For me, design principles often provide a conceptual framework for an exhibition. A great example of what I mean is navigation – which is a key design question for exhibition and publication formats. Navigation can be linear or a more browsing style, and with Sightseeing, it quickly became obvious that a traditional linear publication wasn’t relevant to the project. Then, during our research, we found great historical examples that reinforced our thinking about the concertina style format.
Did you visualise it as a printed object from the outset (and did that change at all as time went on?)
It was conceived as a printed, mass produced project from the outset. I felt this was the best way to draw out the postcard’s role in the objectification of landscape, their complicit role in shaping destinations and itineraries for touristic consumption. Of course these images are not typical tourist postcard shots, they are landscapes that are often ‘hidden’ or ‘unseen’. For instance, these artists are photographing underground spaces, or parking lots, waiting areas, fake or simulated landscapes. It wouldn’t have been the same exhibition if we had used exhibition prints, the postcards are very much part of the look at feel of the project. You can turn them over and read them. You can post them, it was always very important that they function in that way.
Also, it wouldn’t have been able to travel the way that it has if they had been framed photographs; it has been shipped to the UK, Wellington, Auckland and Wanganui. It was always conceived as an exhibition that could travel, that’s what postcards are all about, mobility. Photography packages landscape for consumption, and postcards disseminate those sites for mass consumption, for tourism.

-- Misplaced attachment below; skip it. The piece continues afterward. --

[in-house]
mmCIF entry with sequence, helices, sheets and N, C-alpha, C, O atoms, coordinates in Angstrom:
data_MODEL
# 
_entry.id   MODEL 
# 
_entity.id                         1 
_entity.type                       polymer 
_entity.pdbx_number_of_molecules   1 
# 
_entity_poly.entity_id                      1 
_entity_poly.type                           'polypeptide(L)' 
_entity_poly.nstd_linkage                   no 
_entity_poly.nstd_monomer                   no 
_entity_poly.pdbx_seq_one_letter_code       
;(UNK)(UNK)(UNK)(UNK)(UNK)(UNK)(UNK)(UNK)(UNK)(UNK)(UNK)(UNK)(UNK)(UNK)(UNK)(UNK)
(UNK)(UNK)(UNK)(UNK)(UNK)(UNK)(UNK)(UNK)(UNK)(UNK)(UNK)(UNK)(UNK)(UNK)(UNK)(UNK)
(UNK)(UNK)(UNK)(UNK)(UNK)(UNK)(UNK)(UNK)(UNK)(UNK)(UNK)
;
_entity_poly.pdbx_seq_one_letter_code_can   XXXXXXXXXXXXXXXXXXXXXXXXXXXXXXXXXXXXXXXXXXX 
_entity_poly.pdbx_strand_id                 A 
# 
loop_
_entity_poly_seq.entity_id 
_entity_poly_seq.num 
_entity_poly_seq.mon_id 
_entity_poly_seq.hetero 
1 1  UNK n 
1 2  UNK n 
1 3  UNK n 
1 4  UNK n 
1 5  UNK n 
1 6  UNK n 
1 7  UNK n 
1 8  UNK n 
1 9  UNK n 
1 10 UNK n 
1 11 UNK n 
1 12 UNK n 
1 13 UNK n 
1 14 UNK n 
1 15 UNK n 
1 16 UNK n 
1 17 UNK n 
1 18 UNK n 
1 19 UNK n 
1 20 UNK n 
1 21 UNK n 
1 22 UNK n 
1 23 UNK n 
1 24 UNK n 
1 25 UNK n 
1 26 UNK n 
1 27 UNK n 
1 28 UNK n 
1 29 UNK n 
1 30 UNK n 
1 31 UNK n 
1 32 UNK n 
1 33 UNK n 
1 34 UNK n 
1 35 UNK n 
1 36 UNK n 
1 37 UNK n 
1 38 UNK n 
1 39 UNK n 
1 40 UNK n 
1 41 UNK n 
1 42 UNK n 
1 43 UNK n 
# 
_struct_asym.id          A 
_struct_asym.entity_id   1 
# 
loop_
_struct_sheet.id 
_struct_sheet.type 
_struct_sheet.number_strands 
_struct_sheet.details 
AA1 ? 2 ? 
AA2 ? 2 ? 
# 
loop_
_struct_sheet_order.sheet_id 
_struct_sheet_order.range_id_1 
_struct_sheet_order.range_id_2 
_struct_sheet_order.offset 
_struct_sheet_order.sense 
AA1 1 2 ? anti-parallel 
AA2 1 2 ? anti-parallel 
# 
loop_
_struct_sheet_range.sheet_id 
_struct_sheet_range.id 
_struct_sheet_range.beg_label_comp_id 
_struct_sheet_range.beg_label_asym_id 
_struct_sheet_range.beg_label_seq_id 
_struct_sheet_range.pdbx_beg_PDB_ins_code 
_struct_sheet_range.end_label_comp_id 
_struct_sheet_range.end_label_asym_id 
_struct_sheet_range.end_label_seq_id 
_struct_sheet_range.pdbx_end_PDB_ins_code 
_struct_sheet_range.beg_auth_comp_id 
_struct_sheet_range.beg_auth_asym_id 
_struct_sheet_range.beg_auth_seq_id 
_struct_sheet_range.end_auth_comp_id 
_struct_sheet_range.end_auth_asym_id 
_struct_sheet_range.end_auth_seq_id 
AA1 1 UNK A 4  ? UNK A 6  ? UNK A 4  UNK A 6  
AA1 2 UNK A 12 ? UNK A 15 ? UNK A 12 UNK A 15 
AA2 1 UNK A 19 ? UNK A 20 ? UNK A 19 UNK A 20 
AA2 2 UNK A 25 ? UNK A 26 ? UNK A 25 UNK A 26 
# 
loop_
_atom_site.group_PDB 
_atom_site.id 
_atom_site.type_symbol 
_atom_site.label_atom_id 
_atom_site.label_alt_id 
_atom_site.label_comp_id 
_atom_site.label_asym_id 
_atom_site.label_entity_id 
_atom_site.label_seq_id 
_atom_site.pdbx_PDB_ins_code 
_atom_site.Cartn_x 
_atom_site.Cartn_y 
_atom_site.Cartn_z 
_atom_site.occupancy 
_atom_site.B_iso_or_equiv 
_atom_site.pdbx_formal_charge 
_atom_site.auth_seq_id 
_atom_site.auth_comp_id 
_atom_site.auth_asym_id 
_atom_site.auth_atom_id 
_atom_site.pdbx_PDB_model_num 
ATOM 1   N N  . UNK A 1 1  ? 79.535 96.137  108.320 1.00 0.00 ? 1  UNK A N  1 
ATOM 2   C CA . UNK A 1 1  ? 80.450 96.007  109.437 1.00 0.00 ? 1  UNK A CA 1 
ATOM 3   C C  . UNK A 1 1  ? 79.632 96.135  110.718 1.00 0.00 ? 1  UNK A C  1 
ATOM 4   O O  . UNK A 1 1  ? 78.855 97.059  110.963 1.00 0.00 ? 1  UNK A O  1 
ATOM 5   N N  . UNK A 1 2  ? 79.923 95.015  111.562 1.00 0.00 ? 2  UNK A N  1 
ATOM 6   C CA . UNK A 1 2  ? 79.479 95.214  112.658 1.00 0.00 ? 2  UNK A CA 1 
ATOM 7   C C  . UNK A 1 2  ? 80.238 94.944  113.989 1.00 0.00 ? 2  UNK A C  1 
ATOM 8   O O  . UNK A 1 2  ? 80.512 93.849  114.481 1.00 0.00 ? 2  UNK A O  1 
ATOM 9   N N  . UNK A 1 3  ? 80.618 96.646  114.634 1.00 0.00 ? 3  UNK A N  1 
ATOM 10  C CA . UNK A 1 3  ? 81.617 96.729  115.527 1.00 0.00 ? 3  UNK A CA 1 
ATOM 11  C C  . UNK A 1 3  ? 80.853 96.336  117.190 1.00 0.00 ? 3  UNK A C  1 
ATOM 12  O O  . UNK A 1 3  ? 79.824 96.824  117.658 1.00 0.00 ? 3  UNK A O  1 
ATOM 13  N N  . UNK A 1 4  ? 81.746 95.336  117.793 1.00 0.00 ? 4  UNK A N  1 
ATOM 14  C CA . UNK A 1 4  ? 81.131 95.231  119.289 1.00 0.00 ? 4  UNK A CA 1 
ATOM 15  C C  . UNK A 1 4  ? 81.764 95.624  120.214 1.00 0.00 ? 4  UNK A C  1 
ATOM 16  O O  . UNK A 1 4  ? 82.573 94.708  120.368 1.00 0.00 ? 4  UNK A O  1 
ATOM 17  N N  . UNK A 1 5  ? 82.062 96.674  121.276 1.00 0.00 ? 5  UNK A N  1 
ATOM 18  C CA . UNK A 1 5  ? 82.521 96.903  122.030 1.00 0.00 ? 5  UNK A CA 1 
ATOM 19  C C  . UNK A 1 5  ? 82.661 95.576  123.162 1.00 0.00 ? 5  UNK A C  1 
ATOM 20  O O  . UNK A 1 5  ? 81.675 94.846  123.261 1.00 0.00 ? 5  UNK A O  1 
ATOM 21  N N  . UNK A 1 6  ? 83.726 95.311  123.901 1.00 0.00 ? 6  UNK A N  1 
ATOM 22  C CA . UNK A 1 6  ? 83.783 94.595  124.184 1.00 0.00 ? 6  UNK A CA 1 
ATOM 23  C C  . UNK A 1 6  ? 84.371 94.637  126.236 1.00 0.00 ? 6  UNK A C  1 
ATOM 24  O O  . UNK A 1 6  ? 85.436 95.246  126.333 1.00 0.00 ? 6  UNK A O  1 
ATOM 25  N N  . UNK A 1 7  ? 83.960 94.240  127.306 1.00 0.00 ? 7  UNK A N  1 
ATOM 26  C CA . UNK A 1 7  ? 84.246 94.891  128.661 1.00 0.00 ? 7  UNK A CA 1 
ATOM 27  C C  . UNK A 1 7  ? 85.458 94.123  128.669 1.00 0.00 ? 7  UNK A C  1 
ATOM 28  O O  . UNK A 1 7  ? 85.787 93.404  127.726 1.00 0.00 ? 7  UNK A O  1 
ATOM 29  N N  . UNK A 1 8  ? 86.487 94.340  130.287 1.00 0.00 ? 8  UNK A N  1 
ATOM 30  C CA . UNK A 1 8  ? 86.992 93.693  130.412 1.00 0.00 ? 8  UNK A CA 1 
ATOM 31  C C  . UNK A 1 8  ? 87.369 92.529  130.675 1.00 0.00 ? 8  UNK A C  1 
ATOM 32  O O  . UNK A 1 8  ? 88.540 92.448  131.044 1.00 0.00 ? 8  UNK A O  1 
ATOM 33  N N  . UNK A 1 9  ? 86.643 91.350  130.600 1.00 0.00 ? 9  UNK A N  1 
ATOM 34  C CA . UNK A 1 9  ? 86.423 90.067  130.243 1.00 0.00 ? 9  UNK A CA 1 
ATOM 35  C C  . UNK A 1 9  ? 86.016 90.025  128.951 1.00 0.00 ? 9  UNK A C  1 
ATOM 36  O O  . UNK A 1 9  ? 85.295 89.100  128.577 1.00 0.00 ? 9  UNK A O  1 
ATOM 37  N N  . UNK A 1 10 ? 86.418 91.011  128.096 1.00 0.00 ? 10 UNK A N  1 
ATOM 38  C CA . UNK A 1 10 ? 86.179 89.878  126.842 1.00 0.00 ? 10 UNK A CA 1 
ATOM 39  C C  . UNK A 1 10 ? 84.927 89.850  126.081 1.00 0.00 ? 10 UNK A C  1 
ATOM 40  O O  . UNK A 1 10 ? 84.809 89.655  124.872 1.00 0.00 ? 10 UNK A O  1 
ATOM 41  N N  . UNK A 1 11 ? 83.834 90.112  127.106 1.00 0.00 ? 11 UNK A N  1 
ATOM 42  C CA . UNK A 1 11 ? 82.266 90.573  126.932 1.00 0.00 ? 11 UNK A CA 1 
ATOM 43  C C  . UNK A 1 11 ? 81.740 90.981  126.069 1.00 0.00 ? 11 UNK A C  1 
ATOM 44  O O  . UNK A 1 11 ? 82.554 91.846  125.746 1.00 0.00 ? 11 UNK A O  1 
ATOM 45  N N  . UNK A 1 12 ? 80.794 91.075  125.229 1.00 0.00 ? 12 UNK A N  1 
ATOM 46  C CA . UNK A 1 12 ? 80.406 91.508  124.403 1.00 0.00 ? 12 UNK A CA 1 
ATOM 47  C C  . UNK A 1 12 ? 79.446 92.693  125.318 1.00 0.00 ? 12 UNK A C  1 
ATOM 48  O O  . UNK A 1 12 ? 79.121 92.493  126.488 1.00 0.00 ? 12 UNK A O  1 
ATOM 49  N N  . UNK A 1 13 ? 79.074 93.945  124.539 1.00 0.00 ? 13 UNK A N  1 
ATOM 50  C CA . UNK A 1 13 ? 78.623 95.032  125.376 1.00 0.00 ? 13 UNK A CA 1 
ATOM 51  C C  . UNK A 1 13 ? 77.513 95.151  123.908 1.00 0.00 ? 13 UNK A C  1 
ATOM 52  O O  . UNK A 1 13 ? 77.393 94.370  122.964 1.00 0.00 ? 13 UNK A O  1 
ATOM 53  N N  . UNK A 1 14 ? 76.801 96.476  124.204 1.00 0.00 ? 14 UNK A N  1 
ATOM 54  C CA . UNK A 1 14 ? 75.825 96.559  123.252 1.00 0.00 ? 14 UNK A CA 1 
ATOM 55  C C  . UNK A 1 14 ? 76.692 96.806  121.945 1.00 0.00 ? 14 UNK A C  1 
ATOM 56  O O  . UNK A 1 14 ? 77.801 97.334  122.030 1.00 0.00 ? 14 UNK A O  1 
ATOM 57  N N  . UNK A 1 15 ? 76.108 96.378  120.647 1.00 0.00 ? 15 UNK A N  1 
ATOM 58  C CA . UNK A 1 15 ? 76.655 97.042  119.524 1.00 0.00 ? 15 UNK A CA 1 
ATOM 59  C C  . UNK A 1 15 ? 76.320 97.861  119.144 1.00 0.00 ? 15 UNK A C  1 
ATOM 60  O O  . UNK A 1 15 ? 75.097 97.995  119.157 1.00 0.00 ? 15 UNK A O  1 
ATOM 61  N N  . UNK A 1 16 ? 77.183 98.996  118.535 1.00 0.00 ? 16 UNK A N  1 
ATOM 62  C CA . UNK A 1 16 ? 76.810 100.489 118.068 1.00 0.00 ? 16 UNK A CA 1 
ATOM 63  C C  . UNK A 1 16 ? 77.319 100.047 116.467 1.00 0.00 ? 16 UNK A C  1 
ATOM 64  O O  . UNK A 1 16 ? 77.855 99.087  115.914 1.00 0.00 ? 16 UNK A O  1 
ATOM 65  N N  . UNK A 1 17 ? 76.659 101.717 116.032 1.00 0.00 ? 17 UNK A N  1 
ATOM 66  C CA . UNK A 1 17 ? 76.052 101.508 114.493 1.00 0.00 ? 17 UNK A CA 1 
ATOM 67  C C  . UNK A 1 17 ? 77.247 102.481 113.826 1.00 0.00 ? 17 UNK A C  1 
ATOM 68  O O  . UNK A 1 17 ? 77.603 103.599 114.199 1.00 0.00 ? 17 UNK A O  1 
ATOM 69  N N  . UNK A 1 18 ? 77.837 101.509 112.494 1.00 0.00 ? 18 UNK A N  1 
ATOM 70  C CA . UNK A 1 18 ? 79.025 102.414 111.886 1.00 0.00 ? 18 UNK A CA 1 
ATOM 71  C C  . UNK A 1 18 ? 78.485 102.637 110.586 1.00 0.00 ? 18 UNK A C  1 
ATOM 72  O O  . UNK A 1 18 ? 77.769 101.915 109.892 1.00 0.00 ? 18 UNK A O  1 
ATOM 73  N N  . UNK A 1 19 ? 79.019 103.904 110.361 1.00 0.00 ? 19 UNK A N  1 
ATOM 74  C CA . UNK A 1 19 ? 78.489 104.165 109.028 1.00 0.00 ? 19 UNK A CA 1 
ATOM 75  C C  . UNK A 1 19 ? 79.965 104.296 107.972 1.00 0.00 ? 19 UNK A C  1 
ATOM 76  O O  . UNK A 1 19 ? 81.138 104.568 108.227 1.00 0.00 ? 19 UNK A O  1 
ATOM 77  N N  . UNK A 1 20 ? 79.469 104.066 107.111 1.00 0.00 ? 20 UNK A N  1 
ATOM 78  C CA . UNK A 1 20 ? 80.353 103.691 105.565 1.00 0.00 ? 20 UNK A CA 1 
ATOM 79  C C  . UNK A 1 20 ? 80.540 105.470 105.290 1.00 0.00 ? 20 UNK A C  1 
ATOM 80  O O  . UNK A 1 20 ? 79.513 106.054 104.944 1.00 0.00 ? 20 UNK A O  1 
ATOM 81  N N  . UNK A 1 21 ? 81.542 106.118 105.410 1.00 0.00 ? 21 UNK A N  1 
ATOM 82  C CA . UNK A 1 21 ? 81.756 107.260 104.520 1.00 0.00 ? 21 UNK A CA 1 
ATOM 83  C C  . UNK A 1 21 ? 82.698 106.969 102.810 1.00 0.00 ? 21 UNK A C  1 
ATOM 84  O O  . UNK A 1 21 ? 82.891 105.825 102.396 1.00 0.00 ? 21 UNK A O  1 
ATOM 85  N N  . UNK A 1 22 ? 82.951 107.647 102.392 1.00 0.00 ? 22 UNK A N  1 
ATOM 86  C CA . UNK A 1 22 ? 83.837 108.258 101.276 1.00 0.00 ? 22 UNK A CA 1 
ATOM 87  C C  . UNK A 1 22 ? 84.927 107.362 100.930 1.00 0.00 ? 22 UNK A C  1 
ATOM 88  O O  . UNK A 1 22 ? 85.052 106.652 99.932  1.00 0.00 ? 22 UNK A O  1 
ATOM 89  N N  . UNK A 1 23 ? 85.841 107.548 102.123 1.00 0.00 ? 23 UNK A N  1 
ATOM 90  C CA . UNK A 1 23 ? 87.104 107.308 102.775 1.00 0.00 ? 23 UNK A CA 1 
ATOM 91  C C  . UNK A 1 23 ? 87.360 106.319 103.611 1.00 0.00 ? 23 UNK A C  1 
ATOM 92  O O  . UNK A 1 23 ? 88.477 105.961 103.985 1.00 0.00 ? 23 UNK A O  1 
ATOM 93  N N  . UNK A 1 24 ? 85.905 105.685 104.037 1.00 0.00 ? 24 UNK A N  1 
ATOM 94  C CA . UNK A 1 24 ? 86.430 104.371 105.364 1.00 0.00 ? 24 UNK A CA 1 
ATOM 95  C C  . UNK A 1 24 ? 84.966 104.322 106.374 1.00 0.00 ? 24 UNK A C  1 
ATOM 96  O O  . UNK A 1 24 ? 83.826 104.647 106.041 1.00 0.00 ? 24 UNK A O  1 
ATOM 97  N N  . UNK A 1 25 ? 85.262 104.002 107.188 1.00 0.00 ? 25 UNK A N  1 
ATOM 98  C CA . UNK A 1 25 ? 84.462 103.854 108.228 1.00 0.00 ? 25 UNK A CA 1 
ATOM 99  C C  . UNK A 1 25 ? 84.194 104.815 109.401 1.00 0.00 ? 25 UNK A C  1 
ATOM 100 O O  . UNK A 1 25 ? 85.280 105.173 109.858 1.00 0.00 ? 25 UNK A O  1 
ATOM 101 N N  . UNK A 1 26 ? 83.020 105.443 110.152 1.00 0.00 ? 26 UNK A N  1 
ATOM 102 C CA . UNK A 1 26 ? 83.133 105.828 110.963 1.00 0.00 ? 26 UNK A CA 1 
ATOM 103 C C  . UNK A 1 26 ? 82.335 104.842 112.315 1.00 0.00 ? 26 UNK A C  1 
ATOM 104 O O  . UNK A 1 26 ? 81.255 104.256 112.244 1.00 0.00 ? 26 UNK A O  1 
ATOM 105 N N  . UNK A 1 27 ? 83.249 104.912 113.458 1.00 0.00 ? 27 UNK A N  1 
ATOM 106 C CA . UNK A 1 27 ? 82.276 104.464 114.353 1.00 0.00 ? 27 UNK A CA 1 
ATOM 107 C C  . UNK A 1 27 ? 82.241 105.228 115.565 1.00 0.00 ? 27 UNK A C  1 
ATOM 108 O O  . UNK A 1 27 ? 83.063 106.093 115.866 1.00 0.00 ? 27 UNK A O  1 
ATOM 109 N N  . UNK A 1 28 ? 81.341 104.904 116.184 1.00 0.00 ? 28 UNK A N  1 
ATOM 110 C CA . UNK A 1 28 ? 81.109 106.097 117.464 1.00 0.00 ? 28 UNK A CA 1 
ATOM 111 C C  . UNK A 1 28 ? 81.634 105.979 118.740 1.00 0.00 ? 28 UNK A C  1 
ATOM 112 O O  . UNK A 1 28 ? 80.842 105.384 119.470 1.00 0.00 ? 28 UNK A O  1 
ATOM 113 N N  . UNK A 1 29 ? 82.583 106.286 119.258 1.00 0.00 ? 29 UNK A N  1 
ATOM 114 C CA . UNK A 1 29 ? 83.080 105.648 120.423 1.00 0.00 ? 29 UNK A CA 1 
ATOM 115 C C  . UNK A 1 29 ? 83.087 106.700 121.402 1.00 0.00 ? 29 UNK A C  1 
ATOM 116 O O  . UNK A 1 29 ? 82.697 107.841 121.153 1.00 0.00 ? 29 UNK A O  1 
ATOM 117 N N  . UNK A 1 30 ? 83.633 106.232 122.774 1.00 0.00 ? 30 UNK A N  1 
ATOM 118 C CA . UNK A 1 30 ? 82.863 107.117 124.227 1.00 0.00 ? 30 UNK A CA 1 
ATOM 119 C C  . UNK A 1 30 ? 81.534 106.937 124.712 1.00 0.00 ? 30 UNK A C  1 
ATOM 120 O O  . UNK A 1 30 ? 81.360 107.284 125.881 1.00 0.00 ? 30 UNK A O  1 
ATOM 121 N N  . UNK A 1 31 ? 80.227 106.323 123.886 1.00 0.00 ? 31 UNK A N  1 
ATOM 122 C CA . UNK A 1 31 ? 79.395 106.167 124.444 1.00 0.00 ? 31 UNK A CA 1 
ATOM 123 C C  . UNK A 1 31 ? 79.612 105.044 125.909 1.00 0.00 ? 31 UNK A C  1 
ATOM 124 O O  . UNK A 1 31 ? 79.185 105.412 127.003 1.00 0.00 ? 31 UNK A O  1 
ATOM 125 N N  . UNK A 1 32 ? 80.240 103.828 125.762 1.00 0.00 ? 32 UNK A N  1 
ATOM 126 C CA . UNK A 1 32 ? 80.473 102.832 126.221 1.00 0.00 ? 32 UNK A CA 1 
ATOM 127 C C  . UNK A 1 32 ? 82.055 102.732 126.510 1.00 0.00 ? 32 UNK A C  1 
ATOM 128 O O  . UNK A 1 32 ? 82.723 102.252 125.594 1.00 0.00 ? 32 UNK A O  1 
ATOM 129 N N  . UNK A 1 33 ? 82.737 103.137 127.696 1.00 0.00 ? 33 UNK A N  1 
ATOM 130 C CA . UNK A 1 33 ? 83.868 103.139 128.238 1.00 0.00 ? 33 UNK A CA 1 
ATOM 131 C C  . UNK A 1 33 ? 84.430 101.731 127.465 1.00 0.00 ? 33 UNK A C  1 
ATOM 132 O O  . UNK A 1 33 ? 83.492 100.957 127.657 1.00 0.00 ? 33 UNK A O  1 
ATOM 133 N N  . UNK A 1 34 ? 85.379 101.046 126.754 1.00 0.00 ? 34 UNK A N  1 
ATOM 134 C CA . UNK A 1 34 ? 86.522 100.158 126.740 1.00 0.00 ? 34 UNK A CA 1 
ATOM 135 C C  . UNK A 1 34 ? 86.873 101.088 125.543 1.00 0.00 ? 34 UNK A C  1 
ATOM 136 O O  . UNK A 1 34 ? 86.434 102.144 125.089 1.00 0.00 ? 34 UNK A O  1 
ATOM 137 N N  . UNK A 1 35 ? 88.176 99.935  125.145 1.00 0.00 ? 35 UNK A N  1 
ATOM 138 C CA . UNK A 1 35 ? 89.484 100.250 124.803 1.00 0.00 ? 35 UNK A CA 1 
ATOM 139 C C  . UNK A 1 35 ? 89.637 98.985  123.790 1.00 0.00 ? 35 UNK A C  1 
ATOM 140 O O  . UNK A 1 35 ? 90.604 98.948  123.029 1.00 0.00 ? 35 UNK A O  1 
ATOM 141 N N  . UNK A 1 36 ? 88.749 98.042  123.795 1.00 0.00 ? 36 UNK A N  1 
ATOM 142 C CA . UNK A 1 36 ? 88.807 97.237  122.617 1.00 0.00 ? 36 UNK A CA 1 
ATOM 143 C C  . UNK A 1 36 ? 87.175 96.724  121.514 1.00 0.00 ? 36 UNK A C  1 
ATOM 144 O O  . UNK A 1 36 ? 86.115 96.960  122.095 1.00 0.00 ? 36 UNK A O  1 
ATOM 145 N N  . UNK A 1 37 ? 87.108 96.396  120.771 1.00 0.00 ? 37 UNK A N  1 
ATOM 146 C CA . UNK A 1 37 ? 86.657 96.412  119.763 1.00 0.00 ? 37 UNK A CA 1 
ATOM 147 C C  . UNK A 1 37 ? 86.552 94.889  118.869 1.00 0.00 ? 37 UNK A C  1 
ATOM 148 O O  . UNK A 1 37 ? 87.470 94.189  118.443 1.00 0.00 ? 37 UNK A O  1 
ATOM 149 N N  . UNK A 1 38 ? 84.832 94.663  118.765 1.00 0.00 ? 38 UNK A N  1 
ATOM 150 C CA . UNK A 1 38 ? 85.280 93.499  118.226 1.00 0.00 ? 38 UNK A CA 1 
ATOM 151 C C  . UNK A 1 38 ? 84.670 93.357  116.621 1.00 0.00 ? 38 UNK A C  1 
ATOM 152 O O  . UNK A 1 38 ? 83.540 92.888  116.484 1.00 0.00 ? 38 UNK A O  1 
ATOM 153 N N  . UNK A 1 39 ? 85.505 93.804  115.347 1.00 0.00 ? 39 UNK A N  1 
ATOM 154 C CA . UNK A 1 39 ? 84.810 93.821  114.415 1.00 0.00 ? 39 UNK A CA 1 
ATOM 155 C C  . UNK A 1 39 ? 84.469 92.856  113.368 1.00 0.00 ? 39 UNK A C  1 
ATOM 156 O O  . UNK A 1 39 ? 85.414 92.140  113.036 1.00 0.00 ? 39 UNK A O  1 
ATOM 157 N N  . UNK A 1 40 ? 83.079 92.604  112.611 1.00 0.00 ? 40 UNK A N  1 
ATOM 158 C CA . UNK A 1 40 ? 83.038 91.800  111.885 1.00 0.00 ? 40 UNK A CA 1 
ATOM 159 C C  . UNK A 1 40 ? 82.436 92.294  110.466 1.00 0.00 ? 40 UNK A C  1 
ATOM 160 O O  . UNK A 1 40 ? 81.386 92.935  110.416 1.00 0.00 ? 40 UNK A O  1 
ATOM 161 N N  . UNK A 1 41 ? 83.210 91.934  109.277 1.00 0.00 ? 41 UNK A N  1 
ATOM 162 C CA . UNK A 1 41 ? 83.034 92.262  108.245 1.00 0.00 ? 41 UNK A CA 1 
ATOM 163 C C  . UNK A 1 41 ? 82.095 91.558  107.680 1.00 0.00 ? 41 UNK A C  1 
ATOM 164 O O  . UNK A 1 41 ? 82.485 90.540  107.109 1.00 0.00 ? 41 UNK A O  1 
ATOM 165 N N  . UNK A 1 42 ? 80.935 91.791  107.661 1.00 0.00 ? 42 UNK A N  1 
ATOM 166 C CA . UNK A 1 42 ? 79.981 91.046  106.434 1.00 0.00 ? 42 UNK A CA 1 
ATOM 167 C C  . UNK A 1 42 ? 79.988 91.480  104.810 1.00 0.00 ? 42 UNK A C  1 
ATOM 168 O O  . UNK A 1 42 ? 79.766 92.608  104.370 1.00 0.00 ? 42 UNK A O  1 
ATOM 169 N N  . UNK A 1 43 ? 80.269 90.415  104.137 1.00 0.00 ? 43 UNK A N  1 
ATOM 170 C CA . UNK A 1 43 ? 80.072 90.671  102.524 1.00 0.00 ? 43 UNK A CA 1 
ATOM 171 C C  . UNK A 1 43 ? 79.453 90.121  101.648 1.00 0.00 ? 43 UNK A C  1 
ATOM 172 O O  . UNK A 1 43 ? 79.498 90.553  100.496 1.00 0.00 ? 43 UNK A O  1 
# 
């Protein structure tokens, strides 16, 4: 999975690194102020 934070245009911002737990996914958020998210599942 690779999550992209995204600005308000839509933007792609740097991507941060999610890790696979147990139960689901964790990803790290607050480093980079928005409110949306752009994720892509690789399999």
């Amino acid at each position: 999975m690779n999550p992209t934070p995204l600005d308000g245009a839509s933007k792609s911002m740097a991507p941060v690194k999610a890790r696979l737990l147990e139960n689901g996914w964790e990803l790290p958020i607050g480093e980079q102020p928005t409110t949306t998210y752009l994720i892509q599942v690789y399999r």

Has the project changed its format over time?
One thing that surprised me during the course of making the exhibition was considering how the value of postcards has shifted so dramatically. Initially they were collected in albums and highly prized as trading cards. Eventually that gave way to a rather more prosaic existence as a marketing device with an expectation that they should be a free giveaway.
Well, there was a lot of discussion about whether the back of the postcards, the written side, should be artist or designer’s ‘real estate’. In the end, rather than let this become a contest for space, we recognized the need to have flexibility in our approach to the format, ‘one size fits all’ was never going to accommodate 90 images and 15 artists. The exhibition allows those differences to be played out in a quite physical way, in comparison to the frame by frame experience of reading the publication. Certainly you get the effect of mass production right away in the exhibition space, because of the repetition of the images.